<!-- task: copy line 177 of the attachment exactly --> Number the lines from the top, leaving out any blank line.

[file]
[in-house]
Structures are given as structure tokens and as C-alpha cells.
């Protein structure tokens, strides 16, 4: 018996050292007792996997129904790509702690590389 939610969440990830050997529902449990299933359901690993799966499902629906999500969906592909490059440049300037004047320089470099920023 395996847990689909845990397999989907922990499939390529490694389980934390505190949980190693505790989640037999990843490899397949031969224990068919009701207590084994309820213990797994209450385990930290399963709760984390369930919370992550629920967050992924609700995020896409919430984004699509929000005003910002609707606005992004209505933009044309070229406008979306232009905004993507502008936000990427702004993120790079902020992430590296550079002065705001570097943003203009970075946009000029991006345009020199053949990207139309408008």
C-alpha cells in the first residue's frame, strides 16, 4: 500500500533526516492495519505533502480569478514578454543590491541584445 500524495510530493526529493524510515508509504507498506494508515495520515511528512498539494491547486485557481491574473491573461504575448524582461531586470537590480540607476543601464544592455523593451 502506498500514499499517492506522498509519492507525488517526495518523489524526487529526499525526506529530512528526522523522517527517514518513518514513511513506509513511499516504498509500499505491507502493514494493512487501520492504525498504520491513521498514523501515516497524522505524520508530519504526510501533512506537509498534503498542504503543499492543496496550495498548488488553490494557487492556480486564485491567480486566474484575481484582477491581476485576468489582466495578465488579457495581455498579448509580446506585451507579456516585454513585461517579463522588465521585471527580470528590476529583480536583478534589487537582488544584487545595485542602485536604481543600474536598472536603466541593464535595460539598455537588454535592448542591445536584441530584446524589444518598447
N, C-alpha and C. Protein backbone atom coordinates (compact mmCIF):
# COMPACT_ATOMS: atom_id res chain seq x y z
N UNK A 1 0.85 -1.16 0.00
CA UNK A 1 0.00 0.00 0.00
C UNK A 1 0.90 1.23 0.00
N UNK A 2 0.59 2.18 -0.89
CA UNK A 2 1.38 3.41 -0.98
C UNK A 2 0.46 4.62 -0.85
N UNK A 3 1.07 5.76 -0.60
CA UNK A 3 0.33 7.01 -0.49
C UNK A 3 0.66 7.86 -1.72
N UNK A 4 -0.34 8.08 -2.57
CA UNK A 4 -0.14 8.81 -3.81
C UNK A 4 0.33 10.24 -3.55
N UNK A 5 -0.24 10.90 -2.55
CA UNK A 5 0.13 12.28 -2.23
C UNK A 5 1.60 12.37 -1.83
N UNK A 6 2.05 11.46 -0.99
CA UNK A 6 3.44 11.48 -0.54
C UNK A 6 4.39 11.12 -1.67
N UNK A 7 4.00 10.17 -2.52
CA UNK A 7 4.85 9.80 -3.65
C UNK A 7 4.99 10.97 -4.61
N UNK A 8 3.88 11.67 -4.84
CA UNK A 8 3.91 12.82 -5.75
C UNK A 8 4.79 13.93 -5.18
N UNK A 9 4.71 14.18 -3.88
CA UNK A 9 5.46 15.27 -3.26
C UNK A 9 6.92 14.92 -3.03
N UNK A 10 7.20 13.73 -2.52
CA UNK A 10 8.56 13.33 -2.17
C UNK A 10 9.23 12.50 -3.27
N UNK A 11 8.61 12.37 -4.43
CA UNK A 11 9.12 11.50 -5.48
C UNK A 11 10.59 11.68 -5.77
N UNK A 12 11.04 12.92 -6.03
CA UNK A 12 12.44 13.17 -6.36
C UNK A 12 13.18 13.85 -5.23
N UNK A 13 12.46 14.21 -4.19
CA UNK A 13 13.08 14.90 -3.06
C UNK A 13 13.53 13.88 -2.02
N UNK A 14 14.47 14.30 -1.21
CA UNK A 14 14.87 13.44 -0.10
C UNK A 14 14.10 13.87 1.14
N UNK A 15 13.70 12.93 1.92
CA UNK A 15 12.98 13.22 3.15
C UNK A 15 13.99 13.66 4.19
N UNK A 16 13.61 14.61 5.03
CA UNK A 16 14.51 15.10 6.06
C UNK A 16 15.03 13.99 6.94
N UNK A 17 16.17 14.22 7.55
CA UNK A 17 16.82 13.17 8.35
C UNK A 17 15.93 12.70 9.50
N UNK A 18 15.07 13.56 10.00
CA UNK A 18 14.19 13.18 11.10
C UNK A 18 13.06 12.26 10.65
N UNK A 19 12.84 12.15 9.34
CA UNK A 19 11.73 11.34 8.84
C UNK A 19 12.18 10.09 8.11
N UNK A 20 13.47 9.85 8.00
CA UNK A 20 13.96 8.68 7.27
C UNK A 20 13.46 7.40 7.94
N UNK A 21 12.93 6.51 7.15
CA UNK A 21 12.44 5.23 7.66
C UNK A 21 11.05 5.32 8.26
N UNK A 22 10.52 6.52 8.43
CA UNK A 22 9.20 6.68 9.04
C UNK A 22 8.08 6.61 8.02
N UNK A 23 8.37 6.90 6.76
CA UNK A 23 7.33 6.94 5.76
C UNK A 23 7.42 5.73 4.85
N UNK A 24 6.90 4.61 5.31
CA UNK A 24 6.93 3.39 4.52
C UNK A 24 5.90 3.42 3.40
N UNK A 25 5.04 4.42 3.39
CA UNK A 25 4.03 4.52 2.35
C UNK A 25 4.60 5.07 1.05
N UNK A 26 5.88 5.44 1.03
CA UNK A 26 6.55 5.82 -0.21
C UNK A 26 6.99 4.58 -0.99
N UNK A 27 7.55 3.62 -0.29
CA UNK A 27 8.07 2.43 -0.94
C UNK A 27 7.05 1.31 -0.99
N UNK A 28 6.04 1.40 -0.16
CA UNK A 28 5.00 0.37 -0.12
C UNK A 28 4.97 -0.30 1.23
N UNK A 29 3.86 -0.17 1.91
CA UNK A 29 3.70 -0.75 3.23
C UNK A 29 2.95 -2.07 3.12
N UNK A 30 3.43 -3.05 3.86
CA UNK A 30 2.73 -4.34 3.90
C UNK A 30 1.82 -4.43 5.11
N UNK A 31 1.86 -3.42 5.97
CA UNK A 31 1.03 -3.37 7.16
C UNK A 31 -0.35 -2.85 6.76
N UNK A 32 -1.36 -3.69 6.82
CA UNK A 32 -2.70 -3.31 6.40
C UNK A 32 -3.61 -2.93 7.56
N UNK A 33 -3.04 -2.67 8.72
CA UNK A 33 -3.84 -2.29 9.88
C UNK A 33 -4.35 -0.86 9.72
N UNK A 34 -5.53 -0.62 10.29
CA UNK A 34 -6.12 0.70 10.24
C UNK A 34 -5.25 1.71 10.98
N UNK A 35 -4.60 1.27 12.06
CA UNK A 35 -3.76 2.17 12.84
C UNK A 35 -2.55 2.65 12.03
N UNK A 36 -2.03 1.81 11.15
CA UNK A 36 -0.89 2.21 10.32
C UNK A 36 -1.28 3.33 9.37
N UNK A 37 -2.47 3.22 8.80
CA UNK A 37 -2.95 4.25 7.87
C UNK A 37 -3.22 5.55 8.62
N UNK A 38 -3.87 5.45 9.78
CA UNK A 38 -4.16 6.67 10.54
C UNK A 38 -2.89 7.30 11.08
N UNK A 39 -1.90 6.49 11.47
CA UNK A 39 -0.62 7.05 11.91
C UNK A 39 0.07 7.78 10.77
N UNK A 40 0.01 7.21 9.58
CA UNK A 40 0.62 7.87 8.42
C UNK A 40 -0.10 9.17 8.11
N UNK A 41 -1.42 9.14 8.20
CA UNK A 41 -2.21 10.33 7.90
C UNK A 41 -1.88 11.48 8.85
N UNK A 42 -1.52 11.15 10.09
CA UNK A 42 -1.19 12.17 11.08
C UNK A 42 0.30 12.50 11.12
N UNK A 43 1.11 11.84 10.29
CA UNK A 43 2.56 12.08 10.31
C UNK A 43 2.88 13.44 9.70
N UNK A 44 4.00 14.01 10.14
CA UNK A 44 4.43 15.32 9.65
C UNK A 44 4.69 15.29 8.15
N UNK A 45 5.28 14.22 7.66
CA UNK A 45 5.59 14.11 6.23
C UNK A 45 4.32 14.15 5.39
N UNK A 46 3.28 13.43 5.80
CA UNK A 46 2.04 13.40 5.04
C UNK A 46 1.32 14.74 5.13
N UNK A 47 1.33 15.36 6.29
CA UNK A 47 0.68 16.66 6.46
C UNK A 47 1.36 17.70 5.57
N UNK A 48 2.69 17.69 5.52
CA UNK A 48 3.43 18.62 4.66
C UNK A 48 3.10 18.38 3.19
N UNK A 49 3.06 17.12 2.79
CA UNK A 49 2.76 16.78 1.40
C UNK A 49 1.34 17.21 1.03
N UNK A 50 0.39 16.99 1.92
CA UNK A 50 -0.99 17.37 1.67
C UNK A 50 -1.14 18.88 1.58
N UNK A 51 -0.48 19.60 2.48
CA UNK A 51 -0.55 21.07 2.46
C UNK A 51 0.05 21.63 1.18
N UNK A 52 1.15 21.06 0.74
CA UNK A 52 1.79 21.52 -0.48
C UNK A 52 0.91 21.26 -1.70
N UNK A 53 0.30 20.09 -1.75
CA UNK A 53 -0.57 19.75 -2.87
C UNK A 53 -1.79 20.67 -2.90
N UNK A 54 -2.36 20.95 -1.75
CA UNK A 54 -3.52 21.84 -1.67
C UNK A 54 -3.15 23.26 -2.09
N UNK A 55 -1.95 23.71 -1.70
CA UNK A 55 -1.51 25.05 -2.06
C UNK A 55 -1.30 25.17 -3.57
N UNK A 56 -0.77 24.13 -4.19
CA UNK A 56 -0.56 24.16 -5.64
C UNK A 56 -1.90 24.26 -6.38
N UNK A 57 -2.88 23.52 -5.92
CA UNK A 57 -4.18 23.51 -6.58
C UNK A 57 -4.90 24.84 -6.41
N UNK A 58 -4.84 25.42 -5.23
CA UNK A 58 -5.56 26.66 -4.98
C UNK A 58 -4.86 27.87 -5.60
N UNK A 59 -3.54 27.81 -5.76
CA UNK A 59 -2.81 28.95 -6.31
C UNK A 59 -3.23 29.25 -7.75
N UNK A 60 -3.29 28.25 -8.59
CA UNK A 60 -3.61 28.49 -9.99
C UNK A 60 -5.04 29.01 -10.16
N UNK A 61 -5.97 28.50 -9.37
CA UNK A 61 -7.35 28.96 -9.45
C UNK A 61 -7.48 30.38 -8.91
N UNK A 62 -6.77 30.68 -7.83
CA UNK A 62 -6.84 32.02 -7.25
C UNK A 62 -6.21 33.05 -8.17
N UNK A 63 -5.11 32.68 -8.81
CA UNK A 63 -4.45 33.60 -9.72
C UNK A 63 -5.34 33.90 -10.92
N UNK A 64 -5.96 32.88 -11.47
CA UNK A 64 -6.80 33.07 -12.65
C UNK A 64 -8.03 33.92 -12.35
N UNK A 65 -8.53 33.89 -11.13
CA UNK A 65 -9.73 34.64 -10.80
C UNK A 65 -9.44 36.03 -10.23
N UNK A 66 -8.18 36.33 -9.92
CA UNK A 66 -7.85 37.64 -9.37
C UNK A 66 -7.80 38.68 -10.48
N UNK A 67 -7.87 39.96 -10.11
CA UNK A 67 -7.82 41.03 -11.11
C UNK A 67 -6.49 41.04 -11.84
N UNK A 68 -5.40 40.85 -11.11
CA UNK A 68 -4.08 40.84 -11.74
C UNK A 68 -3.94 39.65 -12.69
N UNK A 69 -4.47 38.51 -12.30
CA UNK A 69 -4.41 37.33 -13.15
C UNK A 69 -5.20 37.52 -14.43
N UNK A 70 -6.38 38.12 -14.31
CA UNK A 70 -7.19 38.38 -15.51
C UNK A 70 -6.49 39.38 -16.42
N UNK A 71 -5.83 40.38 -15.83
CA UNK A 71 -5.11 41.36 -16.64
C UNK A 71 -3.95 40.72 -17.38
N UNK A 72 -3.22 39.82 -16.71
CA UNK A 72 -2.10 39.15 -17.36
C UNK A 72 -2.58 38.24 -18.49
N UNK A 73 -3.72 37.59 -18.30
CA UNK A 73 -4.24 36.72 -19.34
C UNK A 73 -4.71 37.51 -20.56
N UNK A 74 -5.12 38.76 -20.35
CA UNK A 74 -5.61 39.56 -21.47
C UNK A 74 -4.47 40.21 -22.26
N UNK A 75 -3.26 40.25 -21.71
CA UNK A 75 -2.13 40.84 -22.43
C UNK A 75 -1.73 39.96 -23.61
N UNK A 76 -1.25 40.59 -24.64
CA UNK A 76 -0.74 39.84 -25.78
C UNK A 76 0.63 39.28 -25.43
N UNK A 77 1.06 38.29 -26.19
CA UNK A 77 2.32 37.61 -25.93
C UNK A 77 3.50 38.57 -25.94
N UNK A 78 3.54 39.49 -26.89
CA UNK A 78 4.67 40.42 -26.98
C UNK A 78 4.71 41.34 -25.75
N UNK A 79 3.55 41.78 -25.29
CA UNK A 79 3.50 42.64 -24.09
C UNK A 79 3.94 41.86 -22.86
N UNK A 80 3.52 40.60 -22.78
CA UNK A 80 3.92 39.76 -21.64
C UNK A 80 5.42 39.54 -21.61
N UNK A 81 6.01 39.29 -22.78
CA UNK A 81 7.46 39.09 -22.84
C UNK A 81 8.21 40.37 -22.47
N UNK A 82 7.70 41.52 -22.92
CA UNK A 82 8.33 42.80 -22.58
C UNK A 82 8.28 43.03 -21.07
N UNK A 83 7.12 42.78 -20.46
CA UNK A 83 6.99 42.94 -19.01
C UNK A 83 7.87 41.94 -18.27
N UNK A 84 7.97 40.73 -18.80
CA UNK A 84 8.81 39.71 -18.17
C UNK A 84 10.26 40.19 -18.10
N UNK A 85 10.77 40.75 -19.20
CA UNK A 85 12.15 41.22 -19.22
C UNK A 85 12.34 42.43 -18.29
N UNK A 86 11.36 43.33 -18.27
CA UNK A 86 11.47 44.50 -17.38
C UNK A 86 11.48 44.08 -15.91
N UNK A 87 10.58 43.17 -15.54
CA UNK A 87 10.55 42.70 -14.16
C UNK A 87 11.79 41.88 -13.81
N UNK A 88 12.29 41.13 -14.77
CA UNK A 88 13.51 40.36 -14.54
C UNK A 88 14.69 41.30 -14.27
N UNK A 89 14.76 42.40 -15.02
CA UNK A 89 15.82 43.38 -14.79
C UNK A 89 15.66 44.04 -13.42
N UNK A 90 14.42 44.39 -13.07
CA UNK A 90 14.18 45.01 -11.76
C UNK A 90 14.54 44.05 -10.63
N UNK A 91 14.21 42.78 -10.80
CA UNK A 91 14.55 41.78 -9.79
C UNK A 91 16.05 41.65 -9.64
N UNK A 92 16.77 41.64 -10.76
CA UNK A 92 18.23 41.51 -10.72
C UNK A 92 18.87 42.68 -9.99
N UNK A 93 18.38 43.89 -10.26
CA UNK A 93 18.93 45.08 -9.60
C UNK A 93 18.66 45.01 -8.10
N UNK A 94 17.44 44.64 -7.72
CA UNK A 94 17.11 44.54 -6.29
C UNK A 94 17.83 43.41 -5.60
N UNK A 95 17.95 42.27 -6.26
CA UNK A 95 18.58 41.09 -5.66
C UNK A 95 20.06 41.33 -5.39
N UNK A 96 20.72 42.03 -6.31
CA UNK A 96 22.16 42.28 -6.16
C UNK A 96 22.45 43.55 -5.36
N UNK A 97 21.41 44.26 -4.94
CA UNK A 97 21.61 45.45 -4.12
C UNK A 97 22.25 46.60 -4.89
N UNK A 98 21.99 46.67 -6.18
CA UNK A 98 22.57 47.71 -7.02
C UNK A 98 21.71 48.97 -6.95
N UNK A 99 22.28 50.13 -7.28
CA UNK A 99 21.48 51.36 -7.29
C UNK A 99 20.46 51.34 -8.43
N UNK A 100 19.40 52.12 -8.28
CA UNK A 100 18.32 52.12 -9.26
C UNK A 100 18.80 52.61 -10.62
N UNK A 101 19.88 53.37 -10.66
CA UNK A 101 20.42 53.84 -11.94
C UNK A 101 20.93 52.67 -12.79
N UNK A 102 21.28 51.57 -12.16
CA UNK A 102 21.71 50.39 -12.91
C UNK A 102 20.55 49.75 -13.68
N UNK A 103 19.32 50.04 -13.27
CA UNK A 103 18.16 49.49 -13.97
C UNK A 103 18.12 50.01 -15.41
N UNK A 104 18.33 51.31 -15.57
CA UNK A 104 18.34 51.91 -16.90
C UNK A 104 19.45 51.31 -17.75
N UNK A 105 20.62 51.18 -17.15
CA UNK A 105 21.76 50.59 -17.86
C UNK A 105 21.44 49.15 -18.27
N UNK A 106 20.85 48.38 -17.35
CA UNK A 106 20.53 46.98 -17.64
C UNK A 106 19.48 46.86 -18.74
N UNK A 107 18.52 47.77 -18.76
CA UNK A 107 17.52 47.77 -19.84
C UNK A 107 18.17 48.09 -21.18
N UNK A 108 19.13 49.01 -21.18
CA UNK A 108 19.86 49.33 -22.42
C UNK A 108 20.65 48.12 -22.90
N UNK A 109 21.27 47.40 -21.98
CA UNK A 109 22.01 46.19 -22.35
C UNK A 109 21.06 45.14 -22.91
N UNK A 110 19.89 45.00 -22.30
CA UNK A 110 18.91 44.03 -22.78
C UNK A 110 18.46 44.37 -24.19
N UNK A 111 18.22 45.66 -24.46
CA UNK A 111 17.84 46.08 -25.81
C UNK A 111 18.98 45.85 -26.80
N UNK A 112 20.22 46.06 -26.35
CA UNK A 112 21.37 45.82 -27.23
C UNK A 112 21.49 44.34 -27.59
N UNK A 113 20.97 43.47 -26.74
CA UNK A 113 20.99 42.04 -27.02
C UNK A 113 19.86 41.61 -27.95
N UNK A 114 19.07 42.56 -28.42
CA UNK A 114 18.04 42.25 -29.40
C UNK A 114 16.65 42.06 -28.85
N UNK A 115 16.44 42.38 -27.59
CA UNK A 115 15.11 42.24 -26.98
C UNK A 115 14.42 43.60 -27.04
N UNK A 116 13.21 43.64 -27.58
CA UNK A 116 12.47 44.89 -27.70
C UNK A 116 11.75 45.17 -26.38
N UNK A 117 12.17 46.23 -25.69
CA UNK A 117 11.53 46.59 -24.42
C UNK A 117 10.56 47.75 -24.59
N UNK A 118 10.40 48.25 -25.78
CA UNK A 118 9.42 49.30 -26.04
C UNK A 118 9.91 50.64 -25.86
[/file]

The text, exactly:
C UNK A 57 -4.90 24.84 -6.41